“Number of Segments too Large for Given Angle and Radius.” Sound familiar? Chances are if you’ve modeled small objects in Sketchup you’ve seen this Sketchup error message before. In this article, we’ll go over why this error occurs and how you can work around it!
Most likely, if you’re getting this error you’re trying to draw a circle or arch at a small scale. For example, when we tried to make a circle with 50 sides and a 1/16” radius, the message popped up. This is because Sketchup is (currently) limited in the level of detail it can draw and it isn’t able to draw segments at such a small scale. This can become especially annoying when trying to model intricate details and you can’t get the level of accuracy that you want. We’ve noticed it’s most prevent when you’re trying to model something at scale for 3d printing. Talk about interrupting the workflow! A simple way to fix this is by scaling up your circle and then scaling it back down at the end. Here’s how it works:
Working Around the Sketchup Error
Scale Up. An easy way to work around this error is by scaling up your circle by 10. For example, our first circle had a radius of 1/16 or .0625. To scale up, simply multiply the radius by 10. Now when you draw your circle, you will still use 50 for the number of sides but instead of .0625, type “.625” for the radius. Sketchup should be able to draw this circle with no problems.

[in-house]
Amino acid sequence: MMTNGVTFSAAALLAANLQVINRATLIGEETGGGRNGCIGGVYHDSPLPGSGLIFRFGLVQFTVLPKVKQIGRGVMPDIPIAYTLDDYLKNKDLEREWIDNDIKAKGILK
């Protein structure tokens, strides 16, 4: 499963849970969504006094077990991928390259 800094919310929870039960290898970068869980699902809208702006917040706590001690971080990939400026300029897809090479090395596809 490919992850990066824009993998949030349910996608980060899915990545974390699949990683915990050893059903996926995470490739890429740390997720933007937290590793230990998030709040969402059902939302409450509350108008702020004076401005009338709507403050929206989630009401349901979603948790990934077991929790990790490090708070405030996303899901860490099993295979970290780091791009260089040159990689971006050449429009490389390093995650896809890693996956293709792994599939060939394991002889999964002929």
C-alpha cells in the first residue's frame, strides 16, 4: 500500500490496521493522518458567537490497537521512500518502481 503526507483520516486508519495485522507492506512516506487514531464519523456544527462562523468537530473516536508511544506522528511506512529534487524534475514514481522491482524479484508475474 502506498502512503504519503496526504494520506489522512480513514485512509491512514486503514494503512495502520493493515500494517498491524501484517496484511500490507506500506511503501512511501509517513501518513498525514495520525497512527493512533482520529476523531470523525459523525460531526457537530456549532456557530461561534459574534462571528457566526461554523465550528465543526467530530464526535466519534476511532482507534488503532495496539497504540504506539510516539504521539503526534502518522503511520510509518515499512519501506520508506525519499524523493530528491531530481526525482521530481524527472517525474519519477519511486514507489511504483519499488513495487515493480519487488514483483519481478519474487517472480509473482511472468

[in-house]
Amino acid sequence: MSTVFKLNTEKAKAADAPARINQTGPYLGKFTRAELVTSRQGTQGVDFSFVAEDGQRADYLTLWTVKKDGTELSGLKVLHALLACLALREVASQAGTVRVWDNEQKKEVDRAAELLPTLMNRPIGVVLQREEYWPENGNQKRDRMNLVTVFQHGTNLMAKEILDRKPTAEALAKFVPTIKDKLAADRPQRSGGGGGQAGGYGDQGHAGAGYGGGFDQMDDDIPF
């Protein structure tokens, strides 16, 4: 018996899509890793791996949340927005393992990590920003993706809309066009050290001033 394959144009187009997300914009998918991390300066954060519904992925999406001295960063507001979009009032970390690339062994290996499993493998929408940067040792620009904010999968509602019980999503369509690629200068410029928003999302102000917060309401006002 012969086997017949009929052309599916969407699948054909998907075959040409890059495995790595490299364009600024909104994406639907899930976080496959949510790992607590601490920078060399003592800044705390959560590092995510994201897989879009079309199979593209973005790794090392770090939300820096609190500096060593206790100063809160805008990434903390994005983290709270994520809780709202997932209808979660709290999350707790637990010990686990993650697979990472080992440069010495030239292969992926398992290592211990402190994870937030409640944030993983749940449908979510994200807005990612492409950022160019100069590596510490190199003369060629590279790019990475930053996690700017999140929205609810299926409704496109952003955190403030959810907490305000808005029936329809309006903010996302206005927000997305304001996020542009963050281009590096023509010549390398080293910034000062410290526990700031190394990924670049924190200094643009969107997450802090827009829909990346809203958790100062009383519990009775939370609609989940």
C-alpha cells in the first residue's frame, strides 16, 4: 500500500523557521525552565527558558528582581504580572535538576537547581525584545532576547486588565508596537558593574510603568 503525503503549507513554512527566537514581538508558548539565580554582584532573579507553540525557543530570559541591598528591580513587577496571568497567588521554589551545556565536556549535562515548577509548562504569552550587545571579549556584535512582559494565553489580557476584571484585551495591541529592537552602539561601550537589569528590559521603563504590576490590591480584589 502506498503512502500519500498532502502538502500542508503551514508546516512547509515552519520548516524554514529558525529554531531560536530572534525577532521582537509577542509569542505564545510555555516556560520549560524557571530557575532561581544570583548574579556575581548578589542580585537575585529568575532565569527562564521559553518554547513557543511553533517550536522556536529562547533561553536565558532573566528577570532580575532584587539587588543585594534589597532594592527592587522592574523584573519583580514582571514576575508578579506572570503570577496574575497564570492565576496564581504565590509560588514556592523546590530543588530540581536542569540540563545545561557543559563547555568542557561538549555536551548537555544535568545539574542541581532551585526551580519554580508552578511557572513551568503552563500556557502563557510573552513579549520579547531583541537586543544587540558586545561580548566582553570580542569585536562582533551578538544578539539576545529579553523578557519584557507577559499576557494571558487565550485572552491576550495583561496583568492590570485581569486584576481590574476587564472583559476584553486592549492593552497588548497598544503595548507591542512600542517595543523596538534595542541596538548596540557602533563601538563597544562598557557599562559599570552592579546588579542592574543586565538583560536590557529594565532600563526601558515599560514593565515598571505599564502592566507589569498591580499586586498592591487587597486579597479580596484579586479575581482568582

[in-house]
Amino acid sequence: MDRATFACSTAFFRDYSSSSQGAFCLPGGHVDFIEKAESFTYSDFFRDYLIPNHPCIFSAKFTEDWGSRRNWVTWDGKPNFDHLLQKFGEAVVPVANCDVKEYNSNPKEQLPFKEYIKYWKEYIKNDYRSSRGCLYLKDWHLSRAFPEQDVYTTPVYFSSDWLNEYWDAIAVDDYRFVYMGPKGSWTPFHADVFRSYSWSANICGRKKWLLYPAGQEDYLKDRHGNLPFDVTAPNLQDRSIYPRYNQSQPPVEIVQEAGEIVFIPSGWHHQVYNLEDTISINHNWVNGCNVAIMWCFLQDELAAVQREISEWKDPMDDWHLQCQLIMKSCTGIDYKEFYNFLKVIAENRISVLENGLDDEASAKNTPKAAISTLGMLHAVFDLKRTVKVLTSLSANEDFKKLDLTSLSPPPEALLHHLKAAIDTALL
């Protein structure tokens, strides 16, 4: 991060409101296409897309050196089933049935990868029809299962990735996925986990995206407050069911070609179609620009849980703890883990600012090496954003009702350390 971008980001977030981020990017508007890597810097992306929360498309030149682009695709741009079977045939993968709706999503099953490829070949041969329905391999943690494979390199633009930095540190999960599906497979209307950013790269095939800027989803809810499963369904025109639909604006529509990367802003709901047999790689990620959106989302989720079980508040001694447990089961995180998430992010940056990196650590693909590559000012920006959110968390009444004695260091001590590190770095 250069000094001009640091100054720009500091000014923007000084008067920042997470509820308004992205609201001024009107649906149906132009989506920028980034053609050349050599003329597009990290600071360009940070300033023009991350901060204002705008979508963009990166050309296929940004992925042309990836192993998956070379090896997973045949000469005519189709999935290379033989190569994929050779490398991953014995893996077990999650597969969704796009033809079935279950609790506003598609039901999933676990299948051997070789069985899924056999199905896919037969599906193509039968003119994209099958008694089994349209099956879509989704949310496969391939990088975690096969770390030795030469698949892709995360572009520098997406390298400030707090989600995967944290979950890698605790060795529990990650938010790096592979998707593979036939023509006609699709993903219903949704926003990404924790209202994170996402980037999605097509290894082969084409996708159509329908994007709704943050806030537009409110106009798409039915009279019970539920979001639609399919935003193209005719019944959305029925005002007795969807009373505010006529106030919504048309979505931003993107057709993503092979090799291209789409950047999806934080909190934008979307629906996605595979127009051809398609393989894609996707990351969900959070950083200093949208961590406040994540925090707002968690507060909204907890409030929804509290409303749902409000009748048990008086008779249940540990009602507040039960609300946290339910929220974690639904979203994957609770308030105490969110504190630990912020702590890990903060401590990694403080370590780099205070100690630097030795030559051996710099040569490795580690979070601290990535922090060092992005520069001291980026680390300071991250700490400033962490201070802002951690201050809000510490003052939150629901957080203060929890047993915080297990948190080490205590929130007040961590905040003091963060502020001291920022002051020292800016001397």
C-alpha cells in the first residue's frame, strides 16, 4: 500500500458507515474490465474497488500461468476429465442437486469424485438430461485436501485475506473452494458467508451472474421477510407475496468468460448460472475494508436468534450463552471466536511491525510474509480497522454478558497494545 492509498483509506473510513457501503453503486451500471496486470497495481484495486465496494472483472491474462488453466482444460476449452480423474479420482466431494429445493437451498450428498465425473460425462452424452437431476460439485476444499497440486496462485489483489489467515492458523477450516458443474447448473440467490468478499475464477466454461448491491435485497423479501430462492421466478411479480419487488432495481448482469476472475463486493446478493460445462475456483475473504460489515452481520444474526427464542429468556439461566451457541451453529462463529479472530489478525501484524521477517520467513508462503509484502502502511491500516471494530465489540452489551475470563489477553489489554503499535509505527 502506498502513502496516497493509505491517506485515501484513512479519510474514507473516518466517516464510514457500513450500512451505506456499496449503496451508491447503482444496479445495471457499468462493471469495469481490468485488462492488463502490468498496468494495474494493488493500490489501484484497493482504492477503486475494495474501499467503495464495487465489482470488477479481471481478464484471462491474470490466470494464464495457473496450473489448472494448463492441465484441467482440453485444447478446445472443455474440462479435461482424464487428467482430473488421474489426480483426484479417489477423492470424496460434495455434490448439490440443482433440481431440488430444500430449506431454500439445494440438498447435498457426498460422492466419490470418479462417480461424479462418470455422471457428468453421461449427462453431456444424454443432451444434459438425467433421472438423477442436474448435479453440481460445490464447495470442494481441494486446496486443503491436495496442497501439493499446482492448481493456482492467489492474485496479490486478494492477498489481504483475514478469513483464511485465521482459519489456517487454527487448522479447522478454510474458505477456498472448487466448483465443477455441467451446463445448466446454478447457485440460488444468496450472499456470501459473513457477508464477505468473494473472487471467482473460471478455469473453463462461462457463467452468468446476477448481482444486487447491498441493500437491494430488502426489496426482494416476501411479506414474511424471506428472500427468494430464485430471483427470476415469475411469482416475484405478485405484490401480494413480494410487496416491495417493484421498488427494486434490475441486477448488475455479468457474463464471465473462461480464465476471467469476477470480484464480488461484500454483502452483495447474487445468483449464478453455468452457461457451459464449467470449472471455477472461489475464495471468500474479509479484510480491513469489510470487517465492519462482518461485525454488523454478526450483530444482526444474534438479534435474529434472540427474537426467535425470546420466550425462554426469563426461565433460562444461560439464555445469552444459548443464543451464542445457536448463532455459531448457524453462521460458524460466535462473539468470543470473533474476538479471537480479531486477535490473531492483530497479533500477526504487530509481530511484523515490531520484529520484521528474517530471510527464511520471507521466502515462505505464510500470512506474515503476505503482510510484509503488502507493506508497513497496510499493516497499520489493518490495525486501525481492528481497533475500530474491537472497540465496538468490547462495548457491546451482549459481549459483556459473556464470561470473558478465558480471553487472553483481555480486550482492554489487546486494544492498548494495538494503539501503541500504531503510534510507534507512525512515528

Measure the Radius. If you want to double check your measurements, you can take a quick measurement of the radius before and after you scale the circle. Use the line tool to draw a line from the center to one of the endpoints on the circle. Then, use the tape measure tool to measure the line. It should read 5/8” after you scale it up by 10.
Scale Down. After you’ve finished modeling at the larger scale, you’ll want to scale it back down so it is the correct size. Hit “S” on your keyboard to open the scale tool. Click on the top right corner to scale the circle uniformly. Then, type “.1” to scale the circle back down by 10%. Hit “enter.” Now, use the tape measure tool to measure the new radius and it should read “1/16.”
This Sketchup error hack can be useful when trying to model objects for 3D printing because you may want to eliminate as many hard edges as possible. Making a shape with more edges will create a smoother final product. To avoid getting the message at all, try modeling everything in your model scaled up by 10%.
Save. When you are finished modeling, save a copy of your original file. Then, at the very end, scale everything down by 10%. By having a saved file of your scaled up version you will save yourself a lot of headache and get the accuracy you are looking for!
Need help with another Sketchup error? Be sure to check out our full list of tutorials here for more helpful tips and tricks!